Open Access


Detecting Deepfake Images Using Deep Learning Techniques and Explainable AI Methods

Wahidul Hasan Abir1, Faria Rahman Khanam1, Kazi Nabiul Alam1, Myriam Hadjouni2, Hela Elmannai3, Sami Bourouis4, Rajesh Dey5, Mohammad Monirujjaman Khan1,*
1 Department of Electrical and Computer Engineering, North South University, Bashundhara, Dhaka, 1229, Bangladesh
2 Department of Computer Sciences, College of Computer and Information Sciences, Princess Nourah bint Abdulrahman University, P.O. Box 84428, Riyadh, 11671, Saudi Arabia
3 Department of Information Technology, College of Computer and Information Sciences, Princess Nourah bint Abdulrahman University, P.O. Box 84428, Riyadh, 11671, Saudi Arabia
4 Department of Information Technology, College of Computers and Information Technology, Taif University, Taif, 21944, Saudi Arabia
5 Department of Electronics and Communication Engineering, Brainware Group of Institutions-SDET, Barasat, Kolkata, 700124, West Bengal, India
* Corresponding Author: Mohammad Monirujjaman Khan. Email:

Intelligent Automation & Soft Computing 2023, 35(2), 2151-2169.

Received 08 March 2022; Accepted 19 April 2022; Issue published 19 July 2022


Nowadays, deepfake is wreaking havoc on society. Deepfake content is created with the help of artificial intelligence and machine learning to replace one person’s likeness with another person in pictures or recorded videos. Although visual media manipulations are not new, the introduction of deepfakes has marked a breakthrough in creating fake media and information. These manipulated pictures and videos will undoubtedly have an enormous societal impact. Deepfake uses the latest technology like Artificial Intelligence (AI), Machine Learning (ML), and Deep Learning (DL) to construct automated methods for creating fake content that is becoming increasingly difficult to detect with the human eye. Therefore, automated solutions employed by DL can be an efficient approach for detecting deepfake. Though the “black-box” nature of the DL system allows for robust predictions, they cannot be completely trustworthy. Explainability is the first step toward achieving transparency, but the existing incapacity of DL to explain its own decisions to human users limits the efficacy of these systems. Though Explainable Artificial Intelligence (XAI) can solve this problem by interpreting the predictions of these systems. This work proposes to provide a comprehensive study of deepfake detection using the DL method and analyze the result of the most effective algorithm with Local Interpretable Model-Agnostic Explanations (LIME) to assure its validity and reliability. This study identifies real and deepfake images using different Convolutional Neural Network (CNN) models to get the best accuracy. It also explains which part of the image caused the model to make a specific classification using the LIME algorithm. To apply the CNN model, the dataset is taken from Kaggle, which includes 70 k real images from the Flickr dataset collected by Nvidia and 70 k fake faces generated by StyleGAN of 256 px in size. For experimental results, Jupyter notebook, TensorFlow, NumPy, and Pandas were used as software, InceptionResnetV2, DenseNet201, InceptionV3, and ResNet152V2 were used as CNN models. All these models’ performances were good enough, such as InceptionV3 gained 99.68% accuracy, ResNet152V2 got an accuracy of 99.19%, and DenseNet201 performed with 99.81% accuracy. However, InceptionResNetV2 achieved the highest accuracy of 99.87%, which was verified later with the LIME algorithm for XAI, where the proposed method performed the best. The obtained results and dependability demonstrate its preference for detecting deepfake images effectively.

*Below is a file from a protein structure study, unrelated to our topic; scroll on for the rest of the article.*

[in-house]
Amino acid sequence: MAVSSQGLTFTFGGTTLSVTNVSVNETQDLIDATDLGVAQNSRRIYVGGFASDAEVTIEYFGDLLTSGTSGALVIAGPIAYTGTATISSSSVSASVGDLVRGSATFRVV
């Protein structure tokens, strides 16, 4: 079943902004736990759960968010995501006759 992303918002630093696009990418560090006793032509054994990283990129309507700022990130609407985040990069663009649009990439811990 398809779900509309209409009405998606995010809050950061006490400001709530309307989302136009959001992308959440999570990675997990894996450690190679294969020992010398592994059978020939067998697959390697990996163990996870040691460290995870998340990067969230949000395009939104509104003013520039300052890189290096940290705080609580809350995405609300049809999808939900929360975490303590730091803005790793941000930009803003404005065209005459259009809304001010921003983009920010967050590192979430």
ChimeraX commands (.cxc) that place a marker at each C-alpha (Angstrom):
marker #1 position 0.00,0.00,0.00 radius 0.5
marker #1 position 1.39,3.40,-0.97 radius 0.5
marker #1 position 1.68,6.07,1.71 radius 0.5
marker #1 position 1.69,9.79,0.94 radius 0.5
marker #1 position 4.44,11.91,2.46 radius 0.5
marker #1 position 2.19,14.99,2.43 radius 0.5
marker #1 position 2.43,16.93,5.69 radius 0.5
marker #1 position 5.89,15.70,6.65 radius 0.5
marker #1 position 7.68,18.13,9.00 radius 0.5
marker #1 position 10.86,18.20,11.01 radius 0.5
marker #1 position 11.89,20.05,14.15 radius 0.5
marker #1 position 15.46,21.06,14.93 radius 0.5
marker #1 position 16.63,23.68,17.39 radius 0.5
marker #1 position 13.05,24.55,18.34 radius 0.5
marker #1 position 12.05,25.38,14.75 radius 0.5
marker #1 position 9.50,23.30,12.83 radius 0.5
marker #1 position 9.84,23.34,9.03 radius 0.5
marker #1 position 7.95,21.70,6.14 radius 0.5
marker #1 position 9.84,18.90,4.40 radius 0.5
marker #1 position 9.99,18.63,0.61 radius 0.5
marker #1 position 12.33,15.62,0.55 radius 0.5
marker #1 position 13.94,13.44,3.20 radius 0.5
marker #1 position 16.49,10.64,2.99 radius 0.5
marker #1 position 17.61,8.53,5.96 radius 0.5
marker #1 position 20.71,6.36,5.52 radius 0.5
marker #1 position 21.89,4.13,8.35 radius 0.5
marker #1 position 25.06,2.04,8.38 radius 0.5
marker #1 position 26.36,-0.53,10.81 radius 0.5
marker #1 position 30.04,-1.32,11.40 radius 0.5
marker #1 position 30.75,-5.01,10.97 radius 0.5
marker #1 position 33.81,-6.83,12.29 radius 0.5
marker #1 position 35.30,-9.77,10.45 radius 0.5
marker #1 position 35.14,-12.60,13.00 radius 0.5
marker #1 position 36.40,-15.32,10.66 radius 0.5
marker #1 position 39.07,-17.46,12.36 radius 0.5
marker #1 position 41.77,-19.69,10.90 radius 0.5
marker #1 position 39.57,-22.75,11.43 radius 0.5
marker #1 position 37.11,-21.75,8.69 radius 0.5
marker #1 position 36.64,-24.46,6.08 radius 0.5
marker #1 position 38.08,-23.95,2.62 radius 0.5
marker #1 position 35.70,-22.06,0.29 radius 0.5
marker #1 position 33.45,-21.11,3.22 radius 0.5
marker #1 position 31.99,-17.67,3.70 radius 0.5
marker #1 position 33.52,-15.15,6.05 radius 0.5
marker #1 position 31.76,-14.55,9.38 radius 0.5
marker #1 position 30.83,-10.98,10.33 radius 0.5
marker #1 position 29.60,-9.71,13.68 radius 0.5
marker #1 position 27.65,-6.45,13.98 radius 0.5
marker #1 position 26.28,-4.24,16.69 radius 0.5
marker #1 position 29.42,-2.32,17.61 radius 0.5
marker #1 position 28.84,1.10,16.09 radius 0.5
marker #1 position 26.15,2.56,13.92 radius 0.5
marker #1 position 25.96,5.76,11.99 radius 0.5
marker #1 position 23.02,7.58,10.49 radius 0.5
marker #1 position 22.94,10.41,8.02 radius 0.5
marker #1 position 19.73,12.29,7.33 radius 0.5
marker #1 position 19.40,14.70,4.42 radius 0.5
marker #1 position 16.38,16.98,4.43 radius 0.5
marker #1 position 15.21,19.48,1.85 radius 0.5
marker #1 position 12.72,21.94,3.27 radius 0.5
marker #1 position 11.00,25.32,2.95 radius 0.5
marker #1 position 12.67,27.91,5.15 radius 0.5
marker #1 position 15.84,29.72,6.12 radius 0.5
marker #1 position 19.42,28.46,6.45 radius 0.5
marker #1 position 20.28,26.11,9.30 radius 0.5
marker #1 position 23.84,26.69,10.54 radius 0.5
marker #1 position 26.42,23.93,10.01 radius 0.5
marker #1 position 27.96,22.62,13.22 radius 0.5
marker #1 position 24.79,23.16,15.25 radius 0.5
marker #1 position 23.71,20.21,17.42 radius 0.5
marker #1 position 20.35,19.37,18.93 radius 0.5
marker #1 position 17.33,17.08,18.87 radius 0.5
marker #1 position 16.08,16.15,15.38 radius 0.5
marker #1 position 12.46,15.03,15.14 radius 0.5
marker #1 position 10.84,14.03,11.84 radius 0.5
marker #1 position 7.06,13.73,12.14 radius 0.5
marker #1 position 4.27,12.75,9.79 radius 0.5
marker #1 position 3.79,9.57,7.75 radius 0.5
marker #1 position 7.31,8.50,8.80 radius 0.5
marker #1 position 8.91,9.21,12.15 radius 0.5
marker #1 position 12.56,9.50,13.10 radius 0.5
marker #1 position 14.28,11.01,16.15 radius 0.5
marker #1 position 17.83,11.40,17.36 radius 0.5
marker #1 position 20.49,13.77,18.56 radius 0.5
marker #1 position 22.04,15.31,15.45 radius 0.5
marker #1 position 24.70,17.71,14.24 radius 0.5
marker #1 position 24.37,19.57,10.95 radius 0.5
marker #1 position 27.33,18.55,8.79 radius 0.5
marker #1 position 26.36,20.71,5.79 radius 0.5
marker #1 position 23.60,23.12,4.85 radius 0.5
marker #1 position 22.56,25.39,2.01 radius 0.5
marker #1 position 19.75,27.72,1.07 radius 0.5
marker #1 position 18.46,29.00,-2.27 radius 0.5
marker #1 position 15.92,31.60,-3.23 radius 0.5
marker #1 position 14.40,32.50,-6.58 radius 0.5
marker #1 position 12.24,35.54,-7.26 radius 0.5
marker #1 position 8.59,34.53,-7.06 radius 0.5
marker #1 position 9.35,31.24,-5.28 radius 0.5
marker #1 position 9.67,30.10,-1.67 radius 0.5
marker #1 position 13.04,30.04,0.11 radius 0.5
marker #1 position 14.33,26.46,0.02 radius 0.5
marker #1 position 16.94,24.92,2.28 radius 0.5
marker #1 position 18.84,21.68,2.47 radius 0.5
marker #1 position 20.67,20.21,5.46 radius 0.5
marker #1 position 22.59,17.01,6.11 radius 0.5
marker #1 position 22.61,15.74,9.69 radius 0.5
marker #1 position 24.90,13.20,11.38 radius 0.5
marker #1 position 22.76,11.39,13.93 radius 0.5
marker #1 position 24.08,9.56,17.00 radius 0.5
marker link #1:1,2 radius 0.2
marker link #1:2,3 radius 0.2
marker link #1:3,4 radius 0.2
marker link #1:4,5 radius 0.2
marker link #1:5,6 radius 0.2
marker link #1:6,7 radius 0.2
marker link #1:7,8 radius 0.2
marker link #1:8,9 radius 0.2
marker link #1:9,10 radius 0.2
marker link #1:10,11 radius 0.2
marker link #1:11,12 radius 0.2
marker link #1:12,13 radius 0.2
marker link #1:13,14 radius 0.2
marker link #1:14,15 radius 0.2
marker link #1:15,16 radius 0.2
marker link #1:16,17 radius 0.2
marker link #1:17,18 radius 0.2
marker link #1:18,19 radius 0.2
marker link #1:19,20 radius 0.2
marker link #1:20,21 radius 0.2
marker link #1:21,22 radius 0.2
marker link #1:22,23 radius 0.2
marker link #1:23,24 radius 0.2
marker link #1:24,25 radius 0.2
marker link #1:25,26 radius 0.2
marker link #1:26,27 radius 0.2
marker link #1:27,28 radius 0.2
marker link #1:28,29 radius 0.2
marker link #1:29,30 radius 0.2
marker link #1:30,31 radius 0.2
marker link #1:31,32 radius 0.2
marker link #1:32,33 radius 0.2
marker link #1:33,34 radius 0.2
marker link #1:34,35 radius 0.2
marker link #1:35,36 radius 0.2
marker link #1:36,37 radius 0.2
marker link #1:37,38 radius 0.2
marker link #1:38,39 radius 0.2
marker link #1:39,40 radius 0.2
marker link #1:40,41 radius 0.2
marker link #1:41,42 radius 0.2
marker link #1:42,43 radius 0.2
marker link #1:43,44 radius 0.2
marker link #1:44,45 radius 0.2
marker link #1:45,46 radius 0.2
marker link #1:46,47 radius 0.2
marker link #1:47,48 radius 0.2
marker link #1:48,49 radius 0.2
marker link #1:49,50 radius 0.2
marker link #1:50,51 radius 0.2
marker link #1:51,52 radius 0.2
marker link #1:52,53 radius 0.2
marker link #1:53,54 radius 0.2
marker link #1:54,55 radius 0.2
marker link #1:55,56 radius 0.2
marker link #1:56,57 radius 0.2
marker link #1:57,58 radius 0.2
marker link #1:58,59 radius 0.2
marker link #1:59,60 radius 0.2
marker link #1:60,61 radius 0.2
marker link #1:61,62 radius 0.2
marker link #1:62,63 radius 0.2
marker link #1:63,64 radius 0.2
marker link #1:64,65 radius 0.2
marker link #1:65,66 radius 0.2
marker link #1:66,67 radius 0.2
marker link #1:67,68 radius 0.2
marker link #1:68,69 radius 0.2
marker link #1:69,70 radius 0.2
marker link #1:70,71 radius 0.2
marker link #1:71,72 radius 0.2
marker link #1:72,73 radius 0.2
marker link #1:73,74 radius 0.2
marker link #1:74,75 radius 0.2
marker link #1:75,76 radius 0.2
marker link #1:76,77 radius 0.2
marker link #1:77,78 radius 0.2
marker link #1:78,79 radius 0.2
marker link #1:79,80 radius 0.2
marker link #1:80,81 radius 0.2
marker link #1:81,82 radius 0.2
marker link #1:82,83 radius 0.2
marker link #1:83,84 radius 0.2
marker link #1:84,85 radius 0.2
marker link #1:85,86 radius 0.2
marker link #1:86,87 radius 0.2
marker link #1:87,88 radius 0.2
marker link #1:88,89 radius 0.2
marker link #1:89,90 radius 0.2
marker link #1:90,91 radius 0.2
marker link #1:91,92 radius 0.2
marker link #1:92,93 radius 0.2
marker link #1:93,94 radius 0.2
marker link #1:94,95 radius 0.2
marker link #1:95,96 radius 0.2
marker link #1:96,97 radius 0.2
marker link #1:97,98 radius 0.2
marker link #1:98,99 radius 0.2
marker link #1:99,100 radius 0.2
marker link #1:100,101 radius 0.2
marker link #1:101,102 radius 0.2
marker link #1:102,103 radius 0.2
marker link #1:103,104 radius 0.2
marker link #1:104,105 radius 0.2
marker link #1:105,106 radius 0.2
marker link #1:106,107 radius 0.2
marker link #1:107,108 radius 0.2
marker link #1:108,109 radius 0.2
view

Deepfake; deep learning; explainable artificial intelligence (XAI); convolutional neural network (CNN); local interpretable model-agnostic explanations (LIME)

Cite This Article

W. H. Abir, F. R. Khanam, K. N. Alam, M. Hadjouni, H. Elmannai et al., "Detecting deepfake images using deep learning techniques and explainable ai methods," Intelligent Automation & Soft Computing, vol. 35, no.2, pp. 2151–2169, 2023.

This work is licensed under a Creative Commons Attribution 4.0 International License , which permits unrestricted use, distribution, and reproduction in any medium, provided the original work is properly cited.
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